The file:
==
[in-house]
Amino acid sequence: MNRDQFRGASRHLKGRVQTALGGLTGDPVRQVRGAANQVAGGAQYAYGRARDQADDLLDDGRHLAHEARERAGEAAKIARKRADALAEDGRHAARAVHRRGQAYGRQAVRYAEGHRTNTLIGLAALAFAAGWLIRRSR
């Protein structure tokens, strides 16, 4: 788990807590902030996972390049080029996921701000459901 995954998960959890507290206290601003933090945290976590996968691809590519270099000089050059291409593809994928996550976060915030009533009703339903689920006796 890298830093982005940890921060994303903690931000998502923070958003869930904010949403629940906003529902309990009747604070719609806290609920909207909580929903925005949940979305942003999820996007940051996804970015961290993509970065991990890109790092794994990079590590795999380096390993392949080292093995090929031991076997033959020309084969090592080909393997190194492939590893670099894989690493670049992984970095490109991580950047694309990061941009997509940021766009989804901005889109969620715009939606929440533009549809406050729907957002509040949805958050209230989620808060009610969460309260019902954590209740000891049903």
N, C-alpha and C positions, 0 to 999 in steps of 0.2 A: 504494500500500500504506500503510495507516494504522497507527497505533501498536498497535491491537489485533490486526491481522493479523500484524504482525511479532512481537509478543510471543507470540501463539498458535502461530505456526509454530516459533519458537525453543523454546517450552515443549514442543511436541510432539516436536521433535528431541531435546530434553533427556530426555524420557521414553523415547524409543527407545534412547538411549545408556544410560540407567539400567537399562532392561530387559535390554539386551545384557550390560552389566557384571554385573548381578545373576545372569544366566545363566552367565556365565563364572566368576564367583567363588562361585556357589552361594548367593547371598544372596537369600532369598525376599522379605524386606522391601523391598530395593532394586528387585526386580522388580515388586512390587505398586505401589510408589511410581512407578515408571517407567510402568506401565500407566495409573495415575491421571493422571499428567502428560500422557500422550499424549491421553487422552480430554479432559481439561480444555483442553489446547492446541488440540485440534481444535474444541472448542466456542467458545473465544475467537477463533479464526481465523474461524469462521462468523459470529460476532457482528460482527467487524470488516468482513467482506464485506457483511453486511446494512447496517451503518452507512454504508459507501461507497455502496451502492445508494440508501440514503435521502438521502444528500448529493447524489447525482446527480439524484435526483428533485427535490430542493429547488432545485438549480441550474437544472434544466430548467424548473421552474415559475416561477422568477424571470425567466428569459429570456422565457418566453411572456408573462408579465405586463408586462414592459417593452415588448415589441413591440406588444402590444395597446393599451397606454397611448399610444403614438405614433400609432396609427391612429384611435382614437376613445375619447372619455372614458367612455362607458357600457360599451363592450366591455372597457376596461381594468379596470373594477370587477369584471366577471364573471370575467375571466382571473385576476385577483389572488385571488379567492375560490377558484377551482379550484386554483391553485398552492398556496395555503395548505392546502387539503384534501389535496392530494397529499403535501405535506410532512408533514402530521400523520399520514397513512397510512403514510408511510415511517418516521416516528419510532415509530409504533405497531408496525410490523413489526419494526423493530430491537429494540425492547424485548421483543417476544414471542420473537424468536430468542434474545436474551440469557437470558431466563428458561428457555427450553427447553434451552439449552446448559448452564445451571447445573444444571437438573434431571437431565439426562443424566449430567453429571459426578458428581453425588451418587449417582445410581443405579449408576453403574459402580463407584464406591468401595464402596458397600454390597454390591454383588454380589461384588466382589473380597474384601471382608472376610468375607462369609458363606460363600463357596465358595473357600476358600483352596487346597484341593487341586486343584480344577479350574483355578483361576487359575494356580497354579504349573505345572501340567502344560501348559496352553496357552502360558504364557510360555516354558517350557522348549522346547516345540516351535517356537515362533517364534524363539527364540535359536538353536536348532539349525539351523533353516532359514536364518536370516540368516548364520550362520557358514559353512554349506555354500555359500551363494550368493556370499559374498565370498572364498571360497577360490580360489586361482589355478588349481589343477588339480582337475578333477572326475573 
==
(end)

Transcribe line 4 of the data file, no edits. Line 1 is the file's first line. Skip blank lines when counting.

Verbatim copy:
N, C-alpha and C positions, 0 to 999 in steps of 0.2 A: 504494500500500500504506500503510495507516494504522497507527497505533501498536498497535491491537489485533490486526491481522493479523500484524504482525511479532512481537509478543510471543507470540501463539498458535502461530505456526509454530516459533519458537525453543523454546517450552515443549514442543511436541510432539516436536521433535528431541531435546530434553533427556530426555524420557521414553523415547524409543527407545534412547538411549545408556544410560540407567539400567537399562532392561530387559535390554539386551545384557550390560552389566557384571554385573548381578545373576545372569544366566545363566552367565556365565563364572566368576564367583567363588562361585556357589552361594548367593547371598544372596537369600532369598525376599522379605524386606522391601523391598530395593532394586528387585526386580522388580515388586512390587505398586505401589510408589511410581512407578515408571517407567510402568506401565500407566495409573495415575491421571493422571499428567502428560500422557500422550499424549491421553487422552480430554479432559481439561480444555483442553489446547492446541488440540485440534481444535474444541472448542466456542467458545473465544475467537477463533479464526481465523474461524469462521462468523459470529460476532457482528460482527467487524470488516468482513467482506464485506457483511453486511446494512447496517451503518452507512454504508459507501461507497455502496451502492445508494440508501440514503435521502438521502444528500448529493447524489447525482446527480439524484435526483428533485427535490430542493429547488432545485438549480441550474437544472434544466430548467424548473421552474415559475416561477422568477424571470425567466428569459429570456422565457418566453411572456408573462408579465405586463408586462414592459417593452415588448415589441413591440406588444402590444395597446393599451397606454397611448399610444403614438405614433400609432396609427391612429384611435382614437376613445375619447372619455372614458367612455362607458357600457360599451363592450366591455372597457376596461381594468379596470373594477370587477369584471366577471364573471370575467375571466382571473385576476385577483389572488385571488379567492375560490377558484377551482379550484386554483391553485398552492398556496395555503395548505392546502387539503384534501389535496392530494397529499403535501405535506410532512408533514402530521400523520399520514397513512397510512403514510408511510415511517418516521416516528419510532415509530409504533405497531408496525410490523413489526419494526423493530430491537429494540425492547424485548421483543417476544414471542420473537424468536430468542434474545436474551440469557437470558431466563428458561428457555427450553427447553434451552439449552446448559448452564445451571447445573444444571437438573434431571437431565439426562443424566449430567453429571459426578458428581453425588451418587449417582445410581443405579449408576453403574459402580463407584464406591468401595464402596458397600454390597454390591454383588454380589461384588466382589473380597474384601471382608472376610468375607462369609458363606460363600463357596465358595473357600476358600483352596487346597484341593487341586486343584480344577479350574483355578483361576487359575494356580497354579504349573505345572501340567502344560501348559496352553496357552502360558504364557510360555516354558517350557522348549522346547516345540516351535517356537515362533517364534524363539527364540535359536538353536536348532539349525539351523533353516532359514536364518536370516540368516548364520550362520557358514559353512554349506555354500555359500551363494550368493556370499559374498565370498572364498571360497577360490580360489586361482589355478588349481589343477588339480582337475578333477572326475573 